Michael Zink of the Electrical and Computer Engineering Department at the University of Massachusetts Amherst has come up with a brilliant solution for a very expensive problem: The various applications for networks of electronic sensing devices such as radars or cameras cannot be shared. For example, radar networks are applied for either weather forecasting or tracking aircraft. Camera systems might be applied for border security or Coast Guard life-saving activities.
Joseph Bardin of the Electrical and Computer Engineering Department at the University of Massachusetts Amherst has received a five-year grant of approximately $400,000 from the prestigious National Science Foundation (NSF) Faculty Early Career Development (CAREER) Program. Bardin’s research will greatly improve the cryogenic electronics used in scientific instruments, thereby enabling new and more powerful experimental tools for scientific researchers.
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Imagine being blindfolded and then turned loose to navigate the complex Boston subway system. Your plight might recall The Man Who Never Returned, that classic Kingston Trio song about a guy named Charlie whose fate on the subway was to “ride forever ‘neath the streets of Boston.” Now imagine you can never take off that blindfold. That’s the real-life predicament of any visually impaired person who enters a busy subway station, and University of Massachusetts Amherst Professor Aura Ganz has a brilliant solution. Called PERCEPT, Ganz’ invention is a seeing-eye directory for the blind and visually impaired which will provide them with verbal directions, electronic signs, and a virtual information booth for finding their way around the subway station.
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Research by Professor Erin Baker of the Mechanical and Industrial Engineering Department was included as a recent NSF Highlight on the Research.gov website, posted by the National Science Foundation to spotlight outstanding research that it has funded. Baker’s highlight (http://go.usa.gov/8M7F) was entitled "The role of uncertainty in technology selection" and was based upon the following NSF Award: Collaborative Research: Choosing a Portfolio of Technology Policies in an Uncertain World. By formally modeling the uncertainties inherent when government invests in alternate energy technology, Gregory Nemet and Baker showed that in the case of carbon capture and storage (CCS), investing in a broad portfolio of technologies is superior to concentrating resources in one or a few options. CCS is potentially one of the most important energy technologies to address climate change.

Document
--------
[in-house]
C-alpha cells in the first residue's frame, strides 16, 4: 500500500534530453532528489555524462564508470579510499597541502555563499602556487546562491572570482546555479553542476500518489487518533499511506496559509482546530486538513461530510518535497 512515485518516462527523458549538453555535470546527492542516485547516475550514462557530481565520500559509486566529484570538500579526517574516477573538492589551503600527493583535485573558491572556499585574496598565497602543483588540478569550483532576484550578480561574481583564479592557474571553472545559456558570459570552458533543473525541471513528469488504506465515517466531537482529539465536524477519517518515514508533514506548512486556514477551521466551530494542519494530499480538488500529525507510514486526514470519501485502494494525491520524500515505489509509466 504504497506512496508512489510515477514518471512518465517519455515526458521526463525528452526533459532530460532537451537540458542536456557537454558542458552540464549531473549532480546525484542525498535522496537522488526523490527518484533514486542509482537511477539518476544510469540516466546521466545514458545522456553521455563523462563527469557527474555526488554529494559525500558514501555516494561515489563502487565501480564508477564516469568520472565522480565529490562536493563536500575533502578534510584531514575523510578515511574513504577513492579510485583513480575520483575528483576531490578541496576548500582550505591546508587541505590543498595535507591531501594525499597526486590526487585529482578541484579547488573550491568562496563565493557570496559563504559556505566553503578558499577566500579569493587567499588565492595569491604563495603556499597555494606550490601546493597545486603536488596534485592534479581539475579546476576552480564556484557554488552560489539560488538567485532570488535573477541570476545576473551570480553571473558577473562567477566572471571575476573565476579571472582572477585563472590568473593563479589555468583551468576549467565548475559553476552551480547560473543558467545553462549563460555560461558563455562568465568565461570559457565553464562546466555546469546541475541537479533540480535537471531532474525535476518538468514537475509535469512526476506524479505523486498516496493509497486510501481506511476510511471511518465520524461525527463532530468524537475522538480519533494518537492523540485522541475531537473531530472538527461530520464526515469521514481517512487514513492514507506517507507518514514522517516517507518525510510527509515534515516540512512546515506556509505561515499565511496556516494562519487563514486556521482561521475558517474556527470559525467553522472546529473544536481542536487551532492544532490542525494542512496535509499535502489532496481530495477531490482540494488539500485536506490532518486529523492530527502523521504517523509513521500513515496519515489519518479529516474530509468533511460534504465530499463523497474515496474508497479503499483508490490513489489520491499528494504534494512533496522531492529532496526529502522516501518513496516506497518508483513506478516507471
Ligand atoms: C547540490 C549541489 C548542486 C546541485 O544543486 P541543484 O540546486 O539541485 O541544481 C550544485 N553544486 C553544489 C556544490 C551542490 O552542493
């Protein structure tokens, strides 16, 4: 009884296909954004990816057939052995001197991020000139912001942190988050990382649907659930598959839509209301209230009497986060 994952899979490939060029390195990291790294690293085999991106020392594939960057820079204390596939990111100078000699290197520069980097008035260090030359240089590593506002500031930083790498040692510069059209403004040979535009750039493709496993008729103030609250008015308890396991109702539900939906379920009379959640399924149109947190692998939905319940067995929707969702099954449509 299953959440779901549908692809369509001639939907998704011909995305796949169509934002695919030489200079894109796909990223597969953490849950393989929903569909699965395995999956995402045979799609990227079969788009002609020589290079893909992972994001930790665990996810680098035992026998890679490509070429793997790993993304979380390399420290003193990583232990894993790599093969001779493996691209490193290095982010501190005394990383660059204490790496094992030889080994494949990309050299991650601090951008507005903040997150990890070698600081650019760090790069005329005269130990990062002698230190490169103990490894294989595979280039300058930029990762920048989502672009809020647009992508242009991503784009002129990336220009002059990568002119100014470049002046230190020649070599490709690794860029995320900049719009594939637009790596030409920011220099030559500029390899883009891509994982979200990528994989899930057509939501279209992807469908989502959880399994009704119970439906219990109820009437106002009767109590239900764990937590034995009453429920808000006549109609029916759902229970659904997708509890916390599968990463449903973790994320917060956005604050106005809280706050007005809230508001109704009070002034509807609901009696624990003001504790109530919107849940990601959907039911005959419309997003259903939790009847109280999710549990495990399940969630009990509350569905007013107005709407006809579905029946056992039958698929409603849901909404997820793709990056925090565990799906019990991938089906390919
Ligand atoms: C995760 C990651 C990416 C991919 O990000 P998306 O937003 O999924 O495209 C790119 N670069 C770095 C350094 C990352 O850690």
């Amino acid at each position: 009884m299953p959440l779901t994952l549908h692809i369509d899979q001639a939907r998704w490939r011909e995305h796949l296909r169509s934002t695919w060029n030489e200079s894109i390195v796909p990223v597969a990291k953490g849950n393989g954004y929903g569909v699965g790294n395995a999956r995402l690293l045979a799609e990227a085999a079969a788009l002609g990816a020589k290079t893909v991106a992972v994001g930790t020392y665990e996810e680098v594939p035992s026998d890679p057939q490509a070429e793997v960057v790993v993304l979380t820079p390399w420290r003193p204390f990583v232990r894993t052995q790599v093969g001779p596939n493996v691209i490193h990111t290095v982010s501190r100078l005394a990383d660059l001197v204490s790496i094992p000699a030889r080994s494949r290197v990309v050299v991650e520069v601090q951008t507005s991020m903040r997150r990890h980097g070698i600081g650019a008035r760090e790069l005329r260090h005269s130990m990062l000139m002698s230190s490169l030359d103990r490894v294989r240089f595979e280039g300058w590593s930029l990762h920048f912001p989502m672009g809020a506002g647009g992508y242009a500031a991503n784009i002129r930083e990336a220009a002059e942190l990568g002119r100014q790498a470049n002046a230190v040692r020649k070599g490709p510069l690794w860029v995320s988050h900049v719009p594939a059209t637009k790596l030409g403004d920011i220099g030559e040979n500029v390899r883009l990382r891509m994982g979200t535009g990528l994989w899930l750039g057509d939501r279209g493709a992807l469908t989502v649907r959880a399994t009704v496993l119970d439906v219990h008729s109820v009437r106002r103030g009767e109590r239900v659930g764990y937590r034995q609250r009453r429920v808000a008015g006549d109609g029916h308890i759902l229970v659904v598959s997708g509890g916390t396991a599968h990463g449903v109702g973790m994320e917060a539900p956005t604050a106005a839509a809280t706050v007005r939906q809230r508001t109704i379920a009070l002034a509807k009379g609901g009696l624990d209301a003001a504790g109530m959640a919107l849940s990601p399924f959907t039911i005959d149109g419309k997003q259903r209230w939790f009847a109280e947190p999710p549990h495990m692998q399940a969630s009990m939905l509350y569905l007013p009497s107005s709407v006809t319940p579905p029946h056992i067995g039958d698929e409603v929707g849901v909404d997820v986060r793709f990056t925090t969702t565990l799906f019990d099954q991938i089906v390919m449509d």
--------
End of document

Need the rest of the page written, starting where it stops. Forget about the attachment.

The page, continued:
Assistant Professor Jessica D. Schiffman of the Chemical Engineering (ChE) Department at the University of Massachusetts Amherst is the initial recipient of the Professor James Douglas Early Career Faculty Development Award. Douglas was a former faculty member and department head in the UMass Amherst ChE department. The award is being made “in honor of Professor Douglas’ research innovation, entrepreneurial spirit, and ability to tackle complex problems using innovative and non-traditional approaches to achieve results.”
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Paul Dauenhauer, the Armstrong Professional Development Professor and DuPont Young Professor in the University of Massachusetts Amherst Chemical Engineering (ChE) Department, is one of 15 researchers in the country to be chosen for an ultracompetitive Camille Dreyfus Teacher-Scholar Award. As ChE Head T.J. Lakis Mountziaris explained, Dauenhauer’s groundbreaking research is “addressing national priorities and global grand challenges in the area of energy and environmental sustainability. Paul’s transformative research will contribute to our country’s energy independence, sustainability, and economic development.”
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David Irwin of the Electrical and Computer Engineering Department is one of the researchers at the University of Massachusetts Amherst who are conducting a pilot project with the Holyoke Gas & Electric Co. (HG&E) that will show the utility and its customers how smart electric meters can save money and power. The project is funded by a $200,000 grant from the Massachusetts Department of Energy Resources. Prashant Shenoy of the Computer Science Department and Irwin are heading up a team of UMass Amherst researchers who will be using information from several dozen volunteers in HG&E’s customer base to demonstrate how to improve electricity use based on their metered use. See Article in the Springfield Republican.